1998-Omagh Bombing

August 15, 2022

The Omagh bombing on August 15, 1998, by the Real Irish Republican Army was the single deadliest attack during the three-decades-long Troubles in Northern Ireland. The attack happened a few months after the signing of the Good Friday Agreement, a document laying out the necessary steps to a more peaceful Northern Ireland.

The Real Irish Republican Army, a radical group, carried out the terrorist attack in Tyrone County. The bombers ferrying 500 lbs. of homemade explosives could not find parking near the courthouse, which was the intended target. Instead, they parked 400 meters away, with the deadly explosion killing 29 people and injuring at least 200 more.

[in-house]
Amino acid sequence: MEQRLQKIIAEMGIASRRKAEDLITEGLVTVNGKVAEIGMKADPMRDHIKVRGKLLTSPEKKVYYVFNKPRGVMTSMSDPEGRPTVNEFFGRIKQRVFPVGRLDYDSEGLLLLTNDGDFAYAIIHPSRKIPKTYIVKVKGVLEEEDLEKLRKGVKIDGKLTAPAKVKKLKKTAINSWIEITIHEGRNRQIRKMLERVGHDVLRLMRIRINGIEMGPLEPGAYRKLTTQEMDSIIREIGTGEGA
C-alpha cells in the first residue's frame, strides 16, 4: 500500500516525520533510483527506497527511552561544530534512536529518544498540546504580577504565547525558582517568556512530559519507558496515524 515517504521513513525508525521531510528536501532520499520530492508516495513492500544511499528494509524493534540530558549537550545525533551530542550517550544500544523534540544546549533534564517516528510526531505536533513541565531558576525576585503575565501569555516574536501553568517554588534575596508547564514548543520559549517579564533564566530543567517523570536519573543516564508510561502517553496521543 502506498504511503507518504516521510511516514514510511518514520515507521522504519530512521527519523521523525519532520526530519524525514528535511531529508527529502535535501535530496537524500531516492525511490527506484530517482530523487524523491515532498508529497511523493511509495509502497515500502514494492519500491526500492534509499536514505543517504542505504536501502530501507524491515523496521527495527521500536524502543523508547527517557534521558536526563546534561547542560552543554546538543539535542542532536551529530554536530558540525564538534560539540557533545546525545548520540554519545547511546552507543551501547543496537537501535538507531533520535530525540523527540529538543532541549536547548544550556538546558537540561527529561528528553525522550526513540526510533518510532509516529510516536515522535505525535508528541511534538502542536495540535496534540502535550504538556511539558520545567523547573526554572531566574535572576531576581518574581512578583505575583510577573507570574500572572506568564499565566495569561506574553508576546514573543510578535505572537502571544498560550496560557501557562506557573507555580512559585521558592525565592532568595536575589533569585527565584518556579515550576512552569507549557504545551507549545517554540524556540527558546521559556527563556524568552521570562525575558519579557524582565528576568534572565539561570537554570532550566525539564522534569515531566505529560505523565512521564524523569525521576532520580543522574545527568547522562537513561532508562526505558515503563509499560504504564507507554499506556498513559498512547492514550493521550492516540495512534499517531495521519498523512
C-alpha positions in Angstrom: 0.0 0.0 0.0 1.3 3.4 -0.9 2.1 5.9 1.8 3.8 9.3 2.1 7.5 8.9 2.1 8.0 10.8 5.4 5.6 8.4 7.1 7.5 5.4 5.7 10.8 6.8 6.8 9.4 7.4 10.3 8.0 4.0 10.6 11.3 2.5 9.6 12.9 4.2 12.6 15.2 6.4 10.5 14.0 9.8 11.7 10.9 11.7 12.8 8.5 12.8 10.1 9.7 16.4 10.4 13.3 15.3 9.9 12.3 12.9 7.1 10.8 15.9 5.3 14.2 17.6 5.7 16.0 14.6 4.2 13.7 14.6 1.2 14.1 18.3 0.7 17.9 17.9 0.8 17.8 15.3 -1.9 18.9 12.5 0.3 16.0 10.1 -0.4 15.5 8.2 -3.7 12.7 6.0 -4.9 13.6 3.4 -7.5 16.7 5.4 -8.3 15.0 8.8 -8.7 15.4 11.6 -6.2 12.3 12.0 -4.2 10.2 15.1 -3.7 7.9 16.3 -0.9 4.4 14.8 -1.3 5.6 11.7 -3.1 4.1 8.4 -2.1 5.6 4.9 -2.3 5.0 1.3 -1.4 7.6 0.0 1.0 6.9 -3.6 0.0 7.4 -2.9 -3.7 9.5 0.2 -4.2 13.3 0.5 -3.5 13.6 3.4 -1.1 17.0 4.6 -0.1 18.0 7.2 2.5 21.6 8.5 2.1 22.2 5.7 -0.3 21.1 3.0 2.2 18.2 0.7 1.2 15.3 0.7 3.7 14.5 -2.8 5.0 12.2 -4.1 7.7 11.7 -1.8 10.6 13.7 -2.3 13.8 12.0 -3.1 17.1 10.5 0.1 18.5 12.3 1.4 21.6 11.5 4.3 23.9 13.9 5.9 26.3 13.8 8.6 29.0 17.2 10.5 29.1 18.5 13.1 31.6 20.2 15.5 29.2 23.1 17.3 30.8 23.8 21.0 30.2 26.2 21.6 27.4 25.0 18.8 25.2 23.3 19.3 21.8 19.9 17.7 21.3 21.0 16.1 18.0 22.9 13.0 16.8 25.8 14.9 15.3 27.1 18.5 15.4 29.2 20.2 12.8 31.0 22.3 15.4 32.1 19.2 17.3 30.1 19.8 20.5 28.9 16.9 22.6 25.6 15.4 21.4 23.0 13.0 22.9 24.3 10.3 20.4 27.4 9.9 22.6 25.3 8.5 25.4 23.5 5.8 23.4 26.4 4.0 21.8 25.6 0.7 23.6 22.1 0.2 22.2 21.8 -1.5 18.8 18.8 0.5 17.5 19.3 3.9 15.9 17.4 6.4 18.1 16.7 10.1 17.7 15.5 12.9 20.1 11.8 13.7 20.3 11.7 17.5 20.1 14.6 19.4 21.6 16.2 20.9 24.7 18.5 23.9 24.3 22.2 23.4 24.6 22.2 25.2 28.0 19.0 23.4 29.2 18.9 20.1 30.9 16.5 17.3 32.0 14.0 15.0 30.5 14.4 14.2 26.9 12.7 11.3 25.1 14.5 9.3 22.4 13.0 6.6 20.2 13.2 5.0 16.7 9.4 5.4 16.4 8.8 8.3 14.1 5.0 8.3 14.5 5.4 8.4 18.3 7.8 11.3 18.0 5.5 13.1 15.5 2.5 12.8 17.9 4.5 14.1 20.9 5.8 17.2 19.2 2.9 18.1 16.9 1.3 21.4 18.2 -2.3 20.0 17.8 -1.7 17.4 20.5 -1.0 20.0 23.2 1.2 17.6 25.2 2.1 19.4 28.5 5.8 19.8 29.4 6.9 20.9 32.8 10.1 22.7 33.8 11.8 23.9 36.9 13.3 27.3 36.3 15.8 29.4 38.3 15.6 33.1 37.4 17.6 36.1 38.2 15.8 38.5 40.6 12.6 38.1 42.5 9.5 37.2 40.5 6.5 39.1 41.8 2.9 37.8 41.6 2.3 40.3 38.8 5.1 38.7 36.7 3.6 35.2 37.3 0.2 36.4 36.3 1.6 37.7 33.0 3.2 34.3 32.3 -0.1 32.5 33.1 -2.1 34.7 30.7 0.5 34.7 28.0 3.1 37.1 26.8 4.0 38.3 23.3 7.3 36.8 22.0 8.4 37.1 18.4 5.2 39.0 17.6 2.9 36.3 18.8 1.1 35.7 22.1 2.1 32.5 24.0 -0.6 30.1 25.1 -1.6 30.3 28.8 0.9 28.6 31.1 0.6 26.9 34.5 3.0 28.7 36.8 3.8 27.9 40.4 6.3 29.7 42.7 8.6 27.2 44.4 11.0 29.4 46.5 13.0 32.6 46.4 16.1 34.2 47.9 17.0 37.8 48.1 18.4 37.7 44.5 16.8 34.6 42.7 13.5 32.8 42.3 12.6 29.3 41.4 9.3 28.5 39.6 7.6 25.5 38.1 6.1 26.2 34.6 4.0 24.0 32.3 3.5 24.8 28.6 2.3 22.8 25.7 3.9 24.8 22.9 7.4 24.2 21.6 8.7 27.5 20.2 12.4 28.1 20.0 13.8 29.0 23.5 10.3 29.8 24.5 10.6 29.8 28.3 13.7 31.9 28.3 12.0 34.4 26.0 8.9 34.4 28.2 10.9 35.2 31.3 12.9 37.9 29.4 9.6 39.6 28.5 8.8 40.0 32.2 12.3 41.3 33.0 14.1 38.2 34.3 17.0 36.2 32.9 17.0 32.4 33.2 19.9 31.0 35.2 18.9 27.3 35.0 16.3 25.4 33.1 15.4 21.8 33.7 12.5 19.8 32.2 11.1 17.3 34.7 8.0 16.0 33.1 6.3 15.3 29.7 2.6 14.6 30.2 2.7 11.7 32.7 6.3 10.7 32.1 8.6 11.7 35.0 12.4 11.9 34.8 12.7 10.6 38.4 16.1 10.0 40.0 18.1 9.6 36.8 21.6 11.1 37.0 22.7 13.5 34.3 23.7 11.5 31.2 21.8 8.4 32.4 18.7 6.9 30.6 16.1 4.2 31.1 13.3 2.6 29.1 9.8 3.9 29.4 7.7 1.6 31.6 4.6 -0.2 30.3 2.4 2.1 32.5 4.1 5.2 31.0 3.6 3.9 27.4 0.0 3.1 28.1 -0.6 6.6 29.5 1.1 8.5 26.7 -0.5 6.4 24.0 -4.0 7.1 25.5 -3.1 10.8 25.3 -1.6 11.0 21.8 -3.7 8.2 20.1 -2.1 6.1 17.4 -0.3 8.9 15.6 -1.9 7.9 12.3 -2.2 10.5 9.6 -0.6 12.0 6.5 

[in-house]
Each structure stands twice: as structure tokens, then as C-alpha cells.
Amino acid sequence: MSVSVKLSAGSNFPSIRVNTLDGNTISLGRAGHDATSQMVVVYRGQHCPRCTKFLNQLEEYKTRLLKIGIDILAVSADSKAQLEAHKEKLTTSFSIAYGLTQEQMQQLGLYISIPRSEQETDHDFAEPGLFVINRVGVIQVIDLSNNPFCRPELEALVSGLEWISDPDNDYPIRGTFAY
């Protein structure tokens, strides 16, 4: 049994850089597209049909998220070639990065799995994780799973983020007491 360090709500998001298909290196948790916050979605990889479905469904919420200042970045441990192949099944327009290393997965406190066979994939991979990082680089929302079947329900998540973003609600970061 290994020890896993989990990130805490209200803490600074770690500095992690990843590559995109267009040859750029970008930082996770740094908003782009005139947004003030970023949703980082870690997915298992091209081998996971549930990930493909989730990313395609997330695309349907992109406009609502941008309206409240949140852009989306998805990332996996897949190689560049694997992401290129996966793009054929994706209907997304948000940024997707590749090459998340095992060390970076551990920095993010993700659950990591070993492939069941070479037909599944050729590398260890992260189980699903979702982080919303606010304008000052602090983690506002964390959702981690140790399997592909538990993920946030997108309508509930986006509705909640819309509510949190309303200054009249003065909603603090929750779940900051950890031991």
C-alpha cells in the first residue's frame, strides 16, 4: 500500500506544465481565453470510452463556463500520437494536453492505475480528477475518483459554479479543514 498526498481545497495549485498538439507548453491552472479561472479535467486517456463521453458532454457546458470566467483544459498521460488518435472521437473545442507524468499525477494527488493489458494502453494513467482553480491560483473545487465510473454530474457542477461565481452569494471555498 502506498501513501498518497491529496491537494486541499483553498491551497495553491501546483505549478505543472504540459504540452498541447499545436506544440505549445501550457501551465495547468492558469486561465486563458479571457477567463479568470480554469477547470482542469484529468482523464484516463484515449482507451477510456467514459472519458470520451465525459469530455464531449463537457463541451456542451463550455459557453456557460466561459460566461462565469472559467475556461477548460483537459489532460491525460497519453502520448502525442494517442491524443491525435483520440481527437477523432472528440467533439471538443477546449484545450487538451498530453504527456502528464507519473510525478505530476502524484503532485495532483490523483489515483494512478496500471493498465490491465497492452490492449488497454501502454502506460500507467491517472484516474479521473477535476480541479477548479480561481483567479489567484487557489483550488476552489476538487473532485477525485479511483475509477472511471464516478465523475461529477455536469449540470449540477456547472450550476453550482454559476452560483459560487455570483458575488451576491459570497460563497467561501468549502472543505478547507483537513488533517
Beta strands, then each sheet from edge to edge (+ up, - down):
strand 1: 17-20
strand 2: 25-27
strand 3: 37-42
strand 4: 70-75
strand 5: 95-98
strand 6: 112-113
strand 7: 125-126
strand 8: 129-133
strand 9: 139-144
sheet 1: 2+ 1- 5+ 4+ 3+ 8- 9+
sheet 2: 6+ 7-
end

The Troubles in Ireland, which lasted three decades, was a civil conflict between the majority-the Protestant community, which favored Northern Ireland remaining a part of the UK, and the minority-the Catholic community, who wanted it to be a part of the Republic of Ireland.

A few decades after its genesis in the late 1960s, the IRA and several protestant paramilitary groups agreed to a ceasefire. And on April 10, 1998, delegations from the major parties signed the Good Friday Agreement to seal the peace deal.

But many of the IRA objected to the Agreement, which required them to seek a political solution to their grievances through Sinn Féin, the representative political party. The group effectively broke away, forming a competing organization, the Real IRA.

On August 15, 1998, the Real Irish Republican Army carried out a bomb attack in Omagh, resulting in mass deaths and casualties.

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